Lock in your recent profits now

Since the election of Donald Trump the stock market has had an incredible run up.  Regardless of your political views the facts are the facts and your money and wealth don’t really care who is president.  Our job is to play the cards as they are dealt regardless of who is in charge at the White House.

The old saying is in play, “what goes up is sure to come down” unless we take steps to lock in our gains and protect against future loss.  If you are in mutual funds you have no doubt experienced the ups and downs of the market.  Many people think that’s just the way it is, and to some extent they are correct.  However, there is no law that says you have to play by those rules with your money.

There are strategies that allow you to participate in most of any market gains but none of the market losses.   You can accomplish this through a strategy called indexing.  One of the most popular ways to practice indexing is through the product of a fixed indexed annuity.  This is one of three major classes of annuities (with thousands of products between hundreds of companies available) with the other two classes being a fixed annuity and a variable annuity.

A fixed annuity will guarantee your money against any downside and promise to pay you more than you will be able to get at a bank.  Now many fixed annuities are paying 2.75% to 3.25% depending on the actual terms and carrier offering the annuity.  The upside is you know you will never lose money and that your money will grow every year regardless of what the stock market does.  The downside is that during large run ups, like we are currently experiencing, your account will not experience the big run ups but rather a much smaller gain.  There are also early withdrawal fees for pulling money out of the annuity early (this will be true for every class of annuity so be sure that you understand how much and how long those penalties exist).  Fixed annuities can be a great play for very conservative investors who want protections but need more return than a savings account or CD’s at the bank.

A variable annuity will track the stock market and its ups and downs.  Many will have floors and ceilings as far as how much you can lose or how much you can make.   Being as these are generally heavily traded accounts the fees associated to variable annuities are usually greatest of the three classes of annuities.  The variable annuities are for more aggressive investors who believe the carrier can do better with their money than they can personally and are aware of the fees and penalties for early withdrawal.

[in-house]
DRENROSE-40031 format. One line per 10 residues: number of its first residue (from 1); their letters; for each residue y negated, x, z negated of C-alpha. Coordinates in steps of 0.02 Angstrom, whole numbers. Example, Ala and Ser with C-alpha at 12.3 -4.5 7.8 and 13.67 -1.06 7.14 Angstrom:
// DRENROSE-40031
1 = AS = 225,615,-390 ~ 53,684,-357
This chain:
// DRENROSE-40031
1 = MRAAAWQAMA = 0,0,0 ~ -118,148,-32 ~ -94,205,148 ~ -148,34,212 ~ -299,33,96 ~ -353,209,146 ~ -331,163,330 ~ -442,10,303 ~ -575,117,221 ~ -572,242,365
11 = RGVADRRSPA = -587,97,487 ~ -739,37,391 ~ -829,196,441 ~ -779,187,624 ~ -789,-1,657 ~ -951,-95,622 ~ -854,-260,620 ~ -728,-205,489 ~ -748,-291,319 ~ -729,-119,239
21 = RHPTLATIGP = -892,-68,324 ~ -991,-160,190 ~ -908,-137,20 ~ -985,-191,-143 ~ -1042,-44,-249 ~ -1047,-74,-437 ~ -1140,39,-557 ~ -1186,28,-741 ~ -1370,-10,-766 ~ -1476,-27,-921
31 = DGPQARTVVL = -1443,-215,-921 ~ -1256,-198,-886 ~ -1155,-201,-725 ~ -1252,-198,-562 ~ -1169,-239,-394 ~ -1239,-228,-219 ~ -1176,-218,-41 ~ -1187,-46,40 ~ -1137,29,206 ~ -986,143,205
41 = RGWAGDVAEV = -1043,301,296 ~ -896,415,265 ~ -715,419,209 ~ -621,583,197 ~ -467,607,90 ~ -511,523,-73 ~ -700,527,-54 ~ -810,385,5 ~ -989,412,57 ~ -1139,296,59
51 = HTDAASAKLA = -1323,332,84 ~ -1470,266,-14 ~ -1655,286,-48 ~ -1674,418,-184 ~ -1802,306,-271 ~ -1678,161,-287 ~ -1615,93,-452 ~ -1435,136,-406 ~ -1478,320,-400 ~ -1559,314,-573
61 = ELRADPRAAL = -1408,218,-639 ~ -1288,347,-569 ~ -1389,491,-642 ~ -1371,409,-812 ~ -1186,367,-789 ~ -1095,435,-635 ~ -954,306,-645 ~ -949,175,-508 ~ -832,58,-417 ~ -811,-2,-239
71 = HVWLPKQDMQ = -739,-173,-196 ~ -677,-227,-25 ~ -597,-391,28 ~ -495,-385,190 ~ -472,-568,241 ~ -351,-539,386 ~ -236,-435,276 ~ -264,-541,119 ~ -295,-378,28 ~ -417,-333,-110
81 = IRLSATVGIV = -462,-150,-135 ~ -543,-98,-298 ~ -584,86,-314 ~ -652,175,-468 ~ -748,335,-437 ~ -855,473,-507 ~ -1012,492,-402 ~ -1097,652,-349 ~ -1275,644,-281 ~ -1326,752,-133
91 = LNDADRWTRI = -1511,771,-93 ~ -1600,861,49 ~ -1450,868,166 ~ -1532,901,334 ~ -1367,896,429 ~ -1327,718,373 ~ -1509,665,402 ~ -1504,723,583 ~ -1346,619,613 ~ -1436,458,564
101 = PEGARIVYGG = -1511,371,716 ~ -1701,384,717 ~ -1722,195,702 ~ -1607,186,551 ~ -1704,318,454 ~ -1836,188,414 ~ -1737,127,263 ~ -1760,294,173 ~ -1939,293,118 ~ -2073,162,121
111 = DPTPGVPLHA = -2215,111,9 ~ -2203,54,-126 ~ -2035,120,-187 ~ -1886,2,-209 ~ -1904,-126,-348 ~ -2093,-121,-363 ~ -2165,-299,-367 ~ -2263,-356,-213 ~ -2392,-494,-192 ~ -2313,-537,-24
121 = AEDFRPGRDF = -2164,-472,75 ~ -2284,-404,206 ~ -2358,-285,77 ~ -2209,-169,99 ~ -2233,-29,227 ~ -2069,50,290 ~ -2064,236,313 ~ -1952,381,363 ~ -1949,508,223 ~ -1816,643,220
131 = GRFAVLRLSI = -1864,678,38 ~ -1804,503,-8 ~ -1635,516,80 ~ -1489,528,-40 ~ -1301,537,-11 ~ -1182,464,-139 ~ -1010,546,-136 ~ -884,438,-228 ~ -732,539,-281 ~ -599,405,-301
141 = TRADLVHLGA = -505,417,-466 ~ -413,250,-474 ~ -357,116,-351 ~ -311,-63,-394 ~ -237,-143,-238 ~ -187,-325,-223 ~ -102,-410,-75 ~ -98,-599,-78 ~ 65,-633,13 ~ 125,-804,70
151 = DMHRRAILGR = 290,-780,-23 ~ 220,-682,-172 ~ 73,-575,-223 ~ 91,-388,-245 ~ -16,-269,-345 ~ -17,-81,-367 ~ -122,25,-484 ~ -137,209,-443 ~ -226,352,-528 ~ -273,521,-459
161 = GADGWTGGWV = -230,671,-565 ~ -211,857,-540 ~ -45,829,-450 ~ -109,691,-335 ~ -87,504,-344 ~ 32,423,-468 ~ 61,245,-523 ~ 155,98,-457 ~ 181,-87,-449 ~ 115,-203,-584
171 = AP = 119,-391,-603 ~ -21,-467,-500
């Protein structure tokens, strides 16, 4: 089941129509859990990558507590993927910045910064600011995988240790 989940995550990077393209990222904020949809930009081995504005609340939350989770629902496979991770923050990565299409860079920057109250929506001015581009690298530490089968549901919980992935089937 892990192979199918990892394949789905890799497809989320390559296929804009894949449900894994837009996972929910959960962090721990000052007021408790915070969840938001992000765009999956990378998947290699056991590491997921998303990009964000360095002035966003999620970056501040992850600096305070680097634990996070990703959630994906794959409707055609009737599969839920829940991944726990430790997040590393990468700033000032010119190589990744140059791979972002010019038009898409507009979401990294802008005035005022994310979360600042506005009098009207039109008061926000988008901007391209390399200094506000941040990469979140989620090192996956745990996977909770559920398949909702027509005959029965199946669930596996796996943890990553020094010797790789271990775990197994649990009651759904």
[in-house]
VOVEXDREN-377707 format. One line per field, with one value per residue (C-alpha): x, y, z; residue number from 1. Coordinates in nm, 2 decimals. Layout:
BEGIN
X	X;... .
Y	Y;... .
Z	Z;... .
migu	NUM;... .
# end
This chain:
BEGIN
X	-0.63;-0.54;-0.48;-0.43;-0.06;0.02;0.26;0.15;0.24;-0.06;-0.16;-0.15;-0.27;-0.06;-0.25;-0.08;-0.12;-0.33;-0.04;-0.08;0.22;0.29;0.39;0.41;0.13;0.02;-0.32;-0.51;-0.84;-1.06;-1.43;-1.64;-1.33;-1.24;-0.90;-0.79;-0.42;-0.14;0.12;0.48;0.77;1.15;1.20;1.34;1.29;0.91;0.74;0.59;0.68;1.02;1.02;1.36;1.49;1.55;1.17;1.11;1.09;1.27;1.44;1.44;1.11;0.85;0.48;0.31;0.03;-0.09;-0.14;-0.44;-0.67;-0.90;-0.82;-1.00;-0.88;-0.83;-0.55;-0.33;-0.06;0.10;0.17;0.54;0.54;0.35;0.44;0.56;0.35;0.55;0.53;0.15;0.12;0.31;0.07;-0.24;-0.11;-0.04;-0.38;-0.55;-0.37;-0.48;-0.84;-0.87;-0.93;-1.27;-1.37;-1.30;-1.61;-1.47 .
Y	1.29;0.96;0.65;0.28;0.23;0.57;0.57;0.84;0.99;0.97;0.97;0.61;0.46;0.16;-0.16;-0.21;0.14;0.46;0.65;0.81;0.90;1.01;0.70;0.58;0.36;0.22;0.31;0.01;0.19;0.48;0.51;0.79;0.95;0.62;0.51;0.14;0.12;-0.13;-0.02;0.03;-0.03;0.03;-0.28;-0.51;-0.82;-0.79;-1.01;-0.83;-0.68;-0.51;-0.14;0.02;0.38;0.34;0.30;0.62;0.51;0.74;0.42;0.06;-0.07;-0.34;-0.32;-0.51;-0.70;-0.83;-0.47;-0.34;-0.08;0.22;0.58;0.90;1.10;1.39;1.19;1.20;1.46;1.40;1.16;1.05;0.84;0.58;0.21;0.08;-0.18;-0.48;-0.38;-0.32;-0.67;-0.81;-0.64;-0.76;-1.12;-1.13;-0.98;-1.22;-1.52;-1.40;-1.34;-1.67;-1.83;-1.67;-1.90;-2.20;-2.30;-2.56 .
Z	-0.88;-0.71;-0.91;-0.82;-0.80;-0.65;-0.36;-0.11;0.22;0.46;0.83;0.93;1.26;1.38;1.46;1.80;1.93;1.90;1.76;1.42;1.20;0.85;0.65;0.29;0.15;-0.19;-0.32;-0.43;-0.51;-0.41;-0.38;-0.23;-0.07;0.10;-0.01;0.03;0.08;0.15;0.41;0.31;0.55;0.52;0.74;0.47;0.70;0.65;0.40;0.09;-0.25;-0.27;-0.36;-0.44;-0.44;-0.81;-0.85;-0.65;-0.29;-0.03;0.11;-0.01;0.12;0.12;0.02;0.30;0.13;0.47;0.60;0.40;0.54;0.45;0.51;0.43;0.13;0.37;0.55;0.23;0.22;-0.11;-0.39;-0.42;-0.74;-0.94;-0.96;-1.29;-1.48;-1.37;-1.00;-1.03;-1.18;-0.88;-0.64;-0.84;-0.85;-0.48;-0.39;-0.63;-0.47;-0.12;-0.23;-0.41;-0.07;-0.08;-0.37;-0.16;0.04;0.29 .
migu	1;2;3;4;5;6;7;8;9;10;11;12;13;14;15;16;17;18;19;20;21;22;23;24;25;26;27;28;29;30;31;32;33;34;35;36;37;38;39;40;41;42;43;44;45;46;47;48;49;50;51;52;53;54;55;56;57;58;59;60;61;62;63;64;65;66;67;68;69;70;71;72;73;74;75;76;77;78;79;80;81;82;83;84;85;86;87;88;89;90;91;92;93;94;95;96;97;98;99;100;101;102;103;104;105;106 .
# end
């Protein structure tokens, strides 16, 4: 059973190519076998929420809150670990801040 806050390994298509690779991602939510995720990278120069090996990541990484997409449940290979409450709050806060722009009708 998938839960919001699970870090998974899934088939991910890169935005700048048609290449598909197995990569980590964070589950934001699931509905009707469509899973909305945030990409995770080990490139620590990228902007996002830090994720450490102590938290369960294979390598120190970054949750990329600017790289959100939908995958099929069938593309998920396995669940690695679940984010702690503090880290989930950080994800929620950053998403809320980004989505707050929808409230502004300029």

A fixed indexed annuity will be a kind of hybrid between the other two classes.  Your principal balance will be protected against any downside loss and your upside will be determined by tracking of an index. (Many indexes are available but most are tied to the stock market performance in some way)  When the indexes go up your account will be credited accordingly and many accounts have caps for how much you can make in a year and others don’t have caps on profits.  If they don’t have a cap on profits they will generally have a “spread” which determines how much of total index gain you receive minus the spread.  A simple example is the index has a 10% run up but there is a 2% spread on the product.  This means your account is credited 8% of gain that year.  Your index level is now locked in and the next year “resets” as far as gain or loss.  If the index comes down 10% the next year your money will not go down at all but will also not go forward at all either.  In short, when markets go up you participate at some level in the ups but never in the downs of the market.

With many of these annuities you can also add a lifetime income rider on top of the base contract.  These riders will usually guarantee that your eventual income you start drawing out of the account (kind of like your own private pension) will be guaranteed no matter how long you live regardless of what happens to the cash in the account.  So if you live to be a ripe old age you will receive the agreed upon income amount until your death.  If you pass away and there is still money in the account verify that your particular product has a death benefit that would assure any remaining monies go to your loved ones.  The income rider will come with an annual fee but will usually guarantee your income rider value will rise every year even if your cash does not increase.  In short, your eventual income increases every year regardless if your cash does or not that year.

For the right investor these can be attractive places to put money as long as you understand the rules going in and use them to your advantage.  If you would like a free chapter from my book on this very topic and or to watch a video presentation about this program, just visit www.perpetualpensions.com and download these two great resources for free.

Note, not all products and features are the same and will vary state to state.